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0
0
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3
2
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4
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5
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3
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6
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4
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3
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WhoScored: Cesc driving Chelsea on

Tactics And Analysis 18 hours ago
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Oct 10, 2011

South Africa's sums don't add up

The South African football team should not be allowed to sing. Last year, when they belted out a tune while walking into Pretoria's Loftus Versfeld Stadium to play Uruguay in a World Cup group match, they lost 3-0. On Saturday, when they entertained the crowd with a song to celebrate their goalless draw against Sierra Leone in Nelspruit, thinking that would be enough to qualify for the African Nations' Cup (ANC), they were wrong. Embarrassingly wrong.

Going into the final round of qualifiers, South Africa needed to beat Sierra Leone and hope Egypt's youngsters would overcome Niger in order for Bafana Bafana to qualify for next year's ANC. Nothing less than victory, and a favour, would have seen South Africa through to the continental showpiece but when Egypt were comfortably leading Niger, Bafana Bafana thought a draw would be enough.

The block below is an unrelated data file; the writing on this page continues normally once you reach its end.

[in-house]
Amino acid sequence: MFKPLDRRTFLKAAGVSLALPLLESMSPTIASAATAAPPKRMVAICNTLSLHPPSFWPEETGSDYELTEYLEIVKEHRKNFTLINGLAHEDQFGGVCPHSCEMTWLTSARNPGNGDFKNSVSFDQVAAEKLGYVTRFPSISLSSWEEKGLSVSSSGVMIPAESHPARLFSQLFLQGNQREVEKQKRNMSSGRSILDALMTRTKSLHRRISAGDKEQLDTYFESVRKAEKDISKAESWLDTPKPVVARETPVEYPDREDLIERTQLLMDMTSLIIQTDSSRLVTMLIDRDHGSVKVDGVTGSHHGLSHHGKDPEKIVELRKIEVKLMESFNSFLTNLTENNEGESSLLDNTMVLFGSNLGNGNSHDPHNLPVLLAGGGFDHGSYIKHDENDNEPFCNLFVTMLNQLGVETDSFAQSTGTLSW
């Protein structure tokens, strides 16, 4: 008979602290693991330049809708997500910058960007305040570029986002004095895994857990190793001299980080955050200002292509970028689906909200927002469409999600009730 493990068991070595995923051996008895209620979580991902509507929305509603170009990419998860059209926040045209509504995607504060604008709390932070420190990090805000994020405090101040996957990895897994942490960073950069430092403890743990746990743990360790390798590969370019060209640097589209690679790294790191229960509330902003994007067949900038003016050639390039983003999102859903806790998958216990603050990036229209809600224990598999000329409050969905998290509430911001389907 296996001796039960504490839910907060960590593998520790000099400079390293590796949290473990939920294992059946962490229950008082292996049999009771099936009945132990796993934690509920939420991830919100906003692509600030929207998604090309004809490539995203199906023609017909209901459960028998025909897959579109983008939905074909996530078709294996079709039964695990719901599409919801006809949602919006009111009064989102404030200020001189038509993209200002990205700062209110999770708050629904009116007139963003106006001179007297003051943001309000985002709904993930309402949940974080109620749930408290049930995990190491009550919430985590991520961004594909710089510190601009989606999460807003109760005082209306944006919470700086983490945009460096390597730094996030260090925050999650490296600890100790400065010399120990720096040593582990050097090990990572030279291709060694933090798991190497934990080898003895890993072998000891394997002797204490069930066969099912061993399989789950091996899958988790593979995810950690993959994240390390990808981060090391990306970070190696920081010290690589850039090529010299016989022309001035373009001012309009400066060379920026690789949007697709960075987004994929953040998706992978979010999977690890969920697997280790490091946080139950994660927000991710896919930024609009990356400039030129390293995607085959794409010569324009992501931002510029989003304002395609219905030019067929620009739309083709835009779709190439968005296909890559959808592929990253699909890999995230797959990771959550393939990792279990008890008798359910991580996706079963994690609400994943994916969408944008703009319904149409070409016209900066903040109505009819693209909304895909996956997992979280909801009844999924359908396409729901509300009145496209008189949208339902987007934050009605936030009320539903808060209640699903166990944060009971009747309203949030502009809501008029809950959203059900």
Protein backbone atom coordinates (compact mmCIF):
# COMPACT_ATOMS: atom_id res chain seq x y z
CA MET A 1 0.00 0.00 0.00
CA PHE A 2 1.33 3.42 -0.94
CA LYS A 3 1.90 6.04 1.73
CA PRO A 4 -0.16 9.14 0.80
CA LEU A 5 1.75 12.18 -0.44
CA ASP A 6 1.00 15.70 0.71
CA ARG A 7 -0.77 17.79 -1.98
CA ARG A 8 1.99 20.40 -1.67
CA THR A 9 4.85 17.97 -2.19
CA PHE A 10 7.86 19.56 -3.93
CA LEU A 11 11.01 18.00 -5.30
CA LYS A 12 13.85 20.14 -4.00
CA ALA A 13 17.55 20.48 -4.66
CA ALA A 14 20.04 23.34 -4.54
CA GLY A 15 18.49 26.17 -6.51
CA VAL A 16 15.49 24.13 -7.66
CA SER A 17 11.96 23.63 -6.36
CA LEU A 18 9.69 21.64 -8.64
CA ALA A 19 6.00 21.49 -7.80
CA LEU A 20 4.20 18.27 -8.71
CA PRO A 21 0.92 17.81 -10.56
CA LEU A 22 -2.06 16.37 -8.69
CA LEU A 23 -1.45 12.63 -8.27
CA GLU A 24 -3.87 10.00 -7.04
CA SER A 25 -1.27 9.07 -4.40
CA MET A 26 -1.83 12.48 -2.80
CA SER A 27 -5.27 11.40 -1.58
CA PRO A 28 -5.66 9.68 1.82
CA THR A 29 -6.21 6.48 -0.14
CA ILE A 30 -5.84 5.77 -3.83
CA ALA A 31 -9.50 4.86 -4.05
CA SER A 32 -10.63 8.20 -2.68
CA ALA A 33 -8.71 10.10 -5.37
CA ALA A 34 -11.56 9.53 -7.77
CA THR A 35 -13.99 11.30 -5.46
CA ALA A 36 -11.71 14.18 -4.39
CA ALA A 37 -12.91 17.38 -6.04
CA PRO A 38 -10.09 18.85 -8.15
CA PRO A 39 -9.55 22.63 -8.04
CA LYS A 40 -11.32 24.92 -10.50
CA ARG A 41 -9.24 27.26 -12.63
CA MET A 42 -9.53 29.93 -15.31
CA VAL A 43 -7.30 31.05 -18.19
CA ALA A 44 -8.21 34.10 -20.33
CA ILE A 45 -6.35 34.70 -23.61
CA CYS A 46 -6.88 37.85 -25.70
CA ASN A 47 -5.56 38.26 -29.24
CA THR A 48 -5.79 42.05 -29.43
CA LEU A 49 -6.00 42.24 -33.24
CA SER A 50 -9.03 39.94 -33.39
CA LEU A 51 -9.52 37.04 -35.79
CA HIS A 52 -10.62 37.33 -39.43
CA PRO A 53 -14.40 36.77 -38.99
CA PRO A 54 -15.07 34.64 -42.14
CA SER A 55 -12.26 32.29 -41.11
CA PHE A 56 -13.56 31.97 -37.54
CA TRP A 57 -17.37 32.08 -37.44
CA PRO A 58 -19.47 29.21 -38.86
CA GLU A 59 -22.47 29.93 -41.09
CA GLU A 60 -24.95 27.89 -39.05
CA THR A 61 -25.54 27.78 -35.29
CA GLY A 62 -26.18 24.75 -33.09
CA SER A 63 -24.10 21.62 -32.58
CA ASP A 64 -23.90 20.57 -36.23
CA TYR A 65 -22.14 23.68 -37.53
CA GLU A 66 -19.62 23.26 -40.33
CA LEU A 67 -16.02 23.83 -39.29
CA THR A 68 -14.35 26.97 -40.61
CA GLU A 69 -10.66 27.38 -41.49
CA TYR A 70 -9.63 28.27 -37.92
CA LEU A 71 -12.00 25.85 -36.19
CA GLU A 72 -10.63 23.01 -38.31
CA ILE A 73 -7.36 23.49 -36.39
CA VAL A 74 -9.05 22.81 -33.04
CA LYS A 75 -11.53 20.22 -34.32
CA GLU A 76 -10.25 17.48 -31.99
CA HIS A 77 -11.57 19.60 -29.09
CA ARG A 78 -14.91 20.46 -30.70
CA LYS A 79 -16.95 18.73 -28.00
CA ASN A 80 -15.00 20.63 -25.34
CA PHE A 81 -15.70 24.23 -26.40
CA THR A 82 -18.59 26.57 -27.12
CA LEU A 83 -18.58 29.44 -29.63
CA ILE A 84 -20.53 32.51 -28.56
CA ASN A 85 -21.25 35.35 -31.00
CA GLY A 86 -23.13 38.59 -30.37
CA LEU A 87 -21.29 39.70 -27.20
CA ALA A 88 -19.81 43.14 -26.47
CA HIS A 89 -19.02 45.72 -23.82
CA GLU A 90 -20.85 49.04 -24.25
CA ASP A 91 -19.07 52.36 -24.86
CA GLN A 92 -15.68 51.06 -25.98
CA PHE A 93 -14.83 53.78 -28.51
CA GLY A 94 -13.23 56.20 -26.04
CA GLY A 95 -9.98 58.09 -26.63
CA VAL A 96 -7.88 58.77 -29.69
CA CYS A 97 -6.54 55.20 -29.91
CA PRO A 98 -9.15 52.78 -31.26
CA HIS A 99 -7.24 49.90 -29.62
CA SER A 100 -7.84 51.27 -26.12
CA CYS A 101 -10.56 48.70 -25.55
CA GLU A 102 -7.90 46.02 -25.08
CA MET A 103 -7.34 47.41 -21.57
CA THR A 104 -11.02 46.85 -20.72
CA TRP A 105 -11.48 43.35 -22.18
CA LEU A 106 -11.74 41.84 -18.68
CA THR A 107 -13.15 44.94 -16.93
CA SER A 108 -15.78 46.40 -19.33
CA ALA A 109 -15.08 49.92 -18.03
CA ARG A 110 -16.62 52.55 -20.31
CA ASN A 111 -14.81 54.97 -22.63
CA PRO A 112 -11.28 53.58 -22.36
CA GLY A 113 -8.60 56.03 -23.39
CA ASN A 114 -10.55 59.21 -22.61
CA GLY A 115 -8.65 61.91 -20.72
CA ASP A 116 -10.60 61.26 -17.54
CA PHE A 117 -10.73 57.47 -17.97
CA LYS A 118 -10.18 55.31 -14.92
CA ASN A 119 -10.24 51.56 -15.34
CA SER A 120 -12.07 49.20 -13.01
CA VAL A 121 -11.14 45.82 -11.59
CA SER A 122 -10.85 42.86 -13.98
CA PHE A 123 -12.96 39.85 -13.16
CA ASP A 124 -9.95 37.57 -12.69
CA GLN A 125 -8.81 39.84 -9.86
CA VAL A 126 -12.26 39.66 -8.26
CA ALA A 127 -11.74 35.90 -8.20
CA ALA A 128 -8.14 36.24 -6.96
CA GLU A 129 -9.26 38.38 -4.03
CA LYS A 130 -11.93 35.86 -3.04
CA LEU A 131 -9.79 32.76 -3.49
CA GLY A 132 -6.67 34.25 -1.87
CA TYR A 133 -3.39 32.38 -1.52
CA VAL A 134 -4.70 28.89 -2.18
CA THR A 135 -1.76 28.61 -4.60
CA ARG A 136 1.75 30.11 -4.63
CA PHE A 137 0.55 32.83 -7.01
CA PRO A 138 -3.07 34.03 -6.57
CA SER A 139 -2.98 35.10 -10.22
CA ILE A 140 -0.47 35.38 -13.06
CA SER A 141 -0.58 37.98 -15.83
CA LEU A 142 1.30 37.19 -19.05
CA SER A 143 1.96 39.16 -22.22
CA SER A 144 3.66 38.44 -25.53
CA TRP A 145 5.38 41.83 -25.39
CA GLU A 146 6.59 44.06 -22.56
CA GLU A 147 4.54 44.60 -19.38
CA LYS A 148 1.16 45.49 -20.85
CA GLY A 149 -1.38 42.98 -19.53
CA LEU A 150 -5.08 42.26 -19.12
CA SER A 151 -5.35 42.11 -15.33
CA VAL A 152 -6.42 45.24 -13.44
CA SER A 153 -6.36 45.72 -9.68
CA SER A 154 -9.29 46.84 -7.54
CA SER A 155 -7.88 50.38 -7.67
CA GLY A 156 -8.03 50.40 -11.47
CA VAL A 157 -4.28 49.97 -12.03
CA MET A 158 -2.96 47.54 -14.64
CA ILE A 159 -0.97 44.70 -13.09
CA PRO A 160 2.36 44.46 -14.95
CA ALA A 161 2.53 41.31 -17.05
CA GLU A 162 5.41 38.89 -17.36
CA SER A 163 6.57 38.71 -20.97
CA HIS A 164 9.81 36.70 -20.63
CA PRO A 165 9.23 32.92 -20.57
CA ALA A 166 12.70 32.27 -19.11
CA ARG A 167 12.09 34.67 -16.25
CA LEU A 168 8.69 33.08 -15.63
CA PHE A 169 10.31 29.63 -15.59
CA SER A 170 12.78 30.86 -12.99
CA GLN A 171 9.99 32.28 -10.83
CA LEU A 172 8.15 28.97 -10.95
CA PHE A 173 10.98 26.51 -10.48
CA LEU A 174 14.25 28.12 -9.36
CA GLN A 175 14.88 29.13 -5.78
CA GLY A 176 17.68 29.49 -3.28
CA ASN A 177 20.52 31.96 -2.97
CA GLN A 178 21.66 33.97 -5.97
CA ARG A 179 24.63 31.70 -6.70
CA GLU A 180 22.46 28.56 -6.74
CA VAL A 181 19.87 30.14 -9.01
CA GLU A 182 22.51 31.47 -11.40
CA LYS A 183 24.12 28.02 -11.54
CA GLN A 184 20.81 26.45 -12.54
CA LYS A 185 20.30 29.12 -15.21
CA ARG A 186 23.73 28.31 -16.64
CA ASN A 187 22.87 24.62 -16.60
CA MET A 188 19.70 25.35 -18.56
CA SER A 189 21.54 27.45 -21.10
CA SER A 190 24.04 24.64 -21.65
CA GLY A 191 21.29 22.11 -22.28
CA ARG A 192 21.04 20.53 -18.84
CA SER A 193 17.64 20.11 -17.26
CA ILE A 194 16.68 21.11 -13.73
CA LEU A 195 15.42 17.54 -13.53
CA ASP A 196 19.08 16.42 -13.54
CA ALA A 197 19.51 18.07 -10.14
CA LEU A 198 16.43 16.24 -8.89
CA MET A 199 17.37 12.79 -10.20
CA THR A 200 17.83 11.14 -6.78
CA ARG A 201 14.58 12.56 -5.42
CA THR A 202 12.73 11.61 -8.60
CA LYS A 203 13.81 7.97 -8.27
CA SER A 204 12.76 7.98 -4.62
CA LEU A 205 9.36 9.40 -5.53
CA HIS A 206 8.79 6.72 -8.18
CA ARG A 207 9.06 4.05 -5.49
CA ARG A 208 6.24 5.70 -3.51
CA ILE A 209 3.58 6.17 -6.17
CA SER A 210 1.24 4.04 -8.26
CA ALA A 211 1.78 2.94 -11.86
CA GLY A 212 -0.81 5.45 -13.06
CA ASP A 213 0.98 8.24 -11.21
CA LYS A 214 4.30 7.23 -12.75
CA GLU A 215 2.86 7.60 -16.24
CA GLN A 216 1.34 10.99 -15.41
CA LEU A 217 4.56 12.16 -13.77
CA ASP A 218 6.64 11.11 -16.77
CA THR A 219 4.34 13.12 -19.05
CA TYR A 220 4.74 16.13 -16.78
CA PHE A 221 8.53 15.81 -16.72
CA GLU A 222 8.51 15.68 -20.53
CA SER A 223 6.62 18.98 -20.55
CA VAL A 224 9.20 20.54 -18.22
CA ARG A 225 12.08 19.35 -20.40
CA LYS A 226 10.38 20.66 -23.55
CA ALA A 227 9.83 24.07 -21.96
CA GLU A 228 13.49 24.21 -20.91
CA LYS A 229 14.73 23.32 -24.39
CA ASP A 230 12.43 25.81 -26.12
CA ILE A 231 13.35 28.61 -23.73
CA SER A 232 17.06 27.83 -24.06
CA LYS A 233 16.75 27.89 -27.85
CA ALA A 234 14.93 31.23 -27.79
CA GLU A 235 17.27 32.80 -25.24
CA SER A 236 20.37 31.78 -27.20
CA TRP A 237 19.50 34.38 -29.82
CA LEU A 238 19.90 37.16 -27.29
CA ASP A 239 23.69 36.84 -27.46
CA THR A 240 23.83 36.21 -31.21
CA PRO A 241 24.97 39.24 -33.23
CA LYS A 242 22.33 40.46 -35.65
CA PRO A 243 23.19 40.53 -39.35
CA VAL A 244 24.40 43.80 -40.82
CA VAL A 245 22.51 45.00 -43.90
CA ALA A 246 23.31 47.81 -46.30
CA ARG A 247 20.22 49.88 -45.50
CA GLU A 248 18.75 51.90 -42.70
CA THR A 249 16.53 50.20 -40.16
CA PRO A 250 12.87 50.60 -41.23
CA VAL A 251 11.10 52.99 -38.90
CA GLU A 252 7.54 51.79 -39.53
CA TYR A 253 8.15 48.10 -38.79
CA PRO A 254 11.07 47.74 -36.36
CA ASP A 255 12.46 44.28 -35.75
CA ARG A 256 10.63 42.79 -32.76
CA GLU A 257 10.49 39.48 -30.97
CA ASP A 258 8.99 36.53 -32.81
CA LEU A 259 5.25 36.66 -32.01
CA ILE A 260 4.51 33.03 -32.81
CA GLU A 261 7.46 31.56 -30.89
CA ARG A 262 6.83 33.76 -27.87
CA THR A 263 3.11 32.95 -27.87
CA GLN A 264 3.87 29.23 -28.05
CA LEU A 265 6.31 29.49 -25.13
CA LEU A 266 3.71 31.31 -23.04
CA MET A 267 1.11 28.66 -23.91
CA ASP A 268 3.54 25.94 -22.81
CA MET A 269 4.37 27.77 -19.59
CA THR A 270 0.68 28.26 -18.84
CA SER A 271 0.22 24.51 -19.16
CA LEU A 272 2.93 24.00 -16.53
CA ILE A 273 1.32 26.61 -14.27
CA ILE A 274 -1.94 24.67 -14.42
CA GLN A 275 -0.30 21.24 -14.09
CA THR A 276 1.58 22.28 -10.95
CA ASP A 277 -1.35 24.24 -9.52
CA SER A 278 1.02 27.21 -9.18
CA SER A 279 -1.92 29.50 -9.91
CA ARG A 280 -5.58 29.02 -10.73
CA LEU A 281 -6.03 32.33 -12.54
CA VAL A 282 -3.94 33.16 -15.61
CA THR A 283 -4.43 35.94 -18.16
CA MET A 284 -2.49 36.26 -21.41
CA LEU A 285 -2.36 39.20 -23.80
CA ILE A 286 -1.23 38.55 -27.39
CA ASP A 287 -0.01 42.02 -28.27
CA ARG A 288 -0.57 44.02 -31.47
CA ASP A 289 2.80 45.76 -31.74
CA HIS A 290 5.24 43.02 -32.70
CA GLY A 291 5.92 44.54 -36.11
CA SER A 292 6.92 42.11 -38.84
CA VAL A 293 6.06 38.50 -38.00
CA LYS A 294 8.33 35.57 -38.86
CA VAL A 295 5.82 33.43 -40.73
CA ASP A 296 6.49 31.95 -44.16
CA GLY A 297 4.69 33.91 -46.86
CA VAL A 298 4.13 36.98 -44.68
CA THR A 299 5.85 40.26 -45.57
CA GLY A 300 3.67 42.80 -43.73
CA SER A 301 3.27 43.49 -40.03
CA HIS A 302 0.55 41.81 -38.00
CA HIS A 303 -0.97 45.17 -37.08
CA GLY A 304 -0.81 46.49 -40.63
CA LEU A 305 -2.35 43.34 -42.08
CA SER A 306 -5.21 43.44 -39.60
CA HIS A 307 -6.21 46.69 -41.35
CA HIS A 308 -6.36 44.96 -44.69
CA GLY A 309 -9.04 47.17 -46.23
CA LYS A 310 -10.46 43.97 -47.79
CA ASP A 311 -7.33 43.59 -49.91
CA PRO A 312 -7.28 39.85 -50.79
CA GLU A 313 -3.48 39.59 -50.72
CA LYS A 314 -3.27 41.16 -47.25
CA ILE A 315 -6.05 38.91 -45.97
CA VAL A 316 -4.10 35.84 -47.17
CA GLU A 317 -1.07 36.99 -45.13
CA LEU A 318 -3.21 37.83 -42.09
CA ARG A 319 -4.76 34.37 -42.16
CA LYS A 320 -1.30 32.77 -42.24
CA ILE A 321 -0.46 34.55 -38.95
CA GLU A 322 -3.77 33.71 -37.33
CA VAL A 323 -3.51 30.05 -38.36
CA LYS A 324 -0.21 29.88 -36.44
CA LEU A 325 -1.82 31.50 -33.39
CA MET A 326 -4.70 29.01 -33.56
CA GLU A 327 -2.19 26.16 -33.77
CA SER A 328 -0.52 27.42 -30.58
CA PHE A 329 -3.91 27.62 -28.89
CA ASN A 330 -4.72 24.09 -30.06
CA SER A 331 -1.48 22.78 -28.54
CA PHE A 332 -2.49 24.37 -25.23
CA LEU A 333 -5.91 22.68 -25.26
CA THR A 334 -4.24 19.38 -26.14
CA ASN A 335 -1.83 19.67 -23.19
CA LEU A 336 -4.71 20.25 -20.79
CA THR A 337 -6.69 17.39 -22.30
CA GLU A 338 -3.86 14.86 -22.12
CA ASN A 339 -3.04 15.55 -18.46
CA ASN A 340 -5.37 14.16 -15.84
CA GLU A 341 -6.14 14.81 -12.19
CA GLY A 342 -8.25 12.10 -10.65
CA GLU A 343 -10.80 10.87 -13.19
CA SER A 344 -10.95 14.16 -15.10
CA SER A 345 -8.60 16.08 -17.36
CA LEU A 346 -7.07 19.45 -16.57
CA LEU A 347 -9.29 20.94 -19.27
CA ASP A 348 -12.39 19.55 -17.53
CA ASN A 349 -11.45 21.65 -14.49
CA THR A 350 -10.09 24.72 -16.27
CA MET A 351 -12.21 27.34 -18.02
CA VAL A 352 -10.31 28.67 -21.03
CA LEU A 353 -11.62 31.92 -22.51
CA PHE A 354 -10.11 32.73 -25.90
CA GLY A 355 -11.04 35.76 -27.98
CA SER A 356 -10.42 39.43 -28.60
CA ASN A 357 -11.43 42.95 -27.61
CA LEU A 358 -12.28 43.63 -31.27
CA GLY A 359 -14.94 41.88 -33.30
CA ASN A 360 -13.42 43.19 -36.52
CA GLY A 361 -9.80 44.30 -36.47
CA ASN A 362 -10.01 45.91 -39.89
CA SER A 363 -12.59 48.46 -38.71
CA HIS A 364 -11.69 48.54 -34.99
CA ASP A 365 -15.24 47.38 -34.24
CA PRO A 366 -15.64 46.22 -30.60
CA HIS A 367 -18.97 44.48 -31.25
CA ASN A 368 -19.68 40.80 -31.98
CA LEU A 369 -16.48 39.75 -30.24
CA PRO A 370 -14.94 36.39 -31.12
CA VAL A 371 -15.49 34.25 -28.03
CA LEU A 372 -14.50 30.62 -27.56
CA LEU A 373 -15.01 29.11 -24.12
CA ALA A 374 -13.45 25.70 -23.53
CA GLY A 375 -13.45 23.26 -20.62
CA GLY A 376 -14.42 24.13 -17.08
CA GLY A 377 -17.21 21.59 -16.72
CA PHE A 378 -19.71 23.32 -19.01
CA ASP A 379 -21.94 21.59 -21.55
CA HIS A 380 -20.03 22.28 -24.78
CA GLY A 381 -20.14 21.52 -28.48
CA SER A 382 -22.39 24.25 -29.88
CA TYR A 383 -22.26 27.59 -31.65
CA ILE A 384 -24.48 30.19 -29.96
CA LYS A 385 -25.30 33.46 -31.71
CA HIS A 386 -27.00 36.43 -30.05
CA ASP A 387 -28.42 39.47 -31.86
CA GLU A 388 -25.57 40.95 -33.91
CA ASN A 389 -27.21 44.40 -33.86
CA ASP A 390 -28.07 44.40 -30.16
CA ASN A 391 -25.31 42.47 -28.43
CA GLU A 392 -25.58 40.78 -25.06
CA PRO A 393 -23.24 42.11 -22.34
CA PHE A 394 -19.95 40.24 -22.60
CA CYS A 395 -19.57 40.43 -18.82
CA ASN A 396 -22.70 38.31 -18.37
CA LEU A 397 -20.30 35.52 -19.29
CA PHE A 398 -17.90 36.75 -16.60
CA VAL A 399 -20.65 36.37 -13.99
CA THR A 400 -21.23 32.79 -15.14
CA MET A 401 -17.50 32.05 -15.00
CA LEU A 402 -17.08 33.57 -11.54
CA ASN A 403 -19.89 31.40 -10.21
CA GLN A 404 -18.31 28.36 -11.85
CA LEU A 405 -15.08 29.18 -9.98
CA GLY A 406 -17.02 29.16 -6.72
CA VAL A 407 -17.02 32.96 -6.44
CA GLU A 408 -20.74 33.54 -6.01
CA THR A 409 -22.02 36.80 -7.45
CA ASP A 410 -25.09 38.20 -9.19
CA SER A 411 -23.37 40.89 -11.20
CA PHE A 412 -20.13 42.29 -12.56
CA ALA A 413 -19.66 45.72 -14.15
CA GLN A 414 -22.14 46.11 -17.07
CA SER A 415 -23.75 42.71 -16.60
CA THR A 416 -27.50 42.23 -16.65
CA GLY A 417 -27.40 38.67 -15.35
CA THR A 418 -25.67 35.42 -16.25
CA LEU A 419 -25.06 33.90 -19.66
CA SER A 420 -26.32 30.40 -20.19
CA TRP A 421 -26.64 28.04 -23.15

South Africa coach Pitso Mosimane decided to beef up defensively and introduced midfielders Reneilwe Letsholonyane and Oupa Manyisa and instructed his men to guard goal, not go for it. The draw would earn South Africa a point, which would give them a total of nine, the same number as Niger and Sierra Leone. With a goal difference of +2, South Africa were under the impression that they would qualify.

But, CAF have their own regulations which govern how to decide between teams who finish on equal points in a group. Rule 14.1 states: The team with the "greater number of points obtained in the matches between the concerned teams" will go through. Simply put, that means that the first determinate is the head-to-head record between teams that are level on points.

So results against Egypt would not be taken into account in a mini-league and since Niger registered wins over both South Africa and Sierra Leone, they had more points (six) and went through. Complicated, but not impossible, to understand.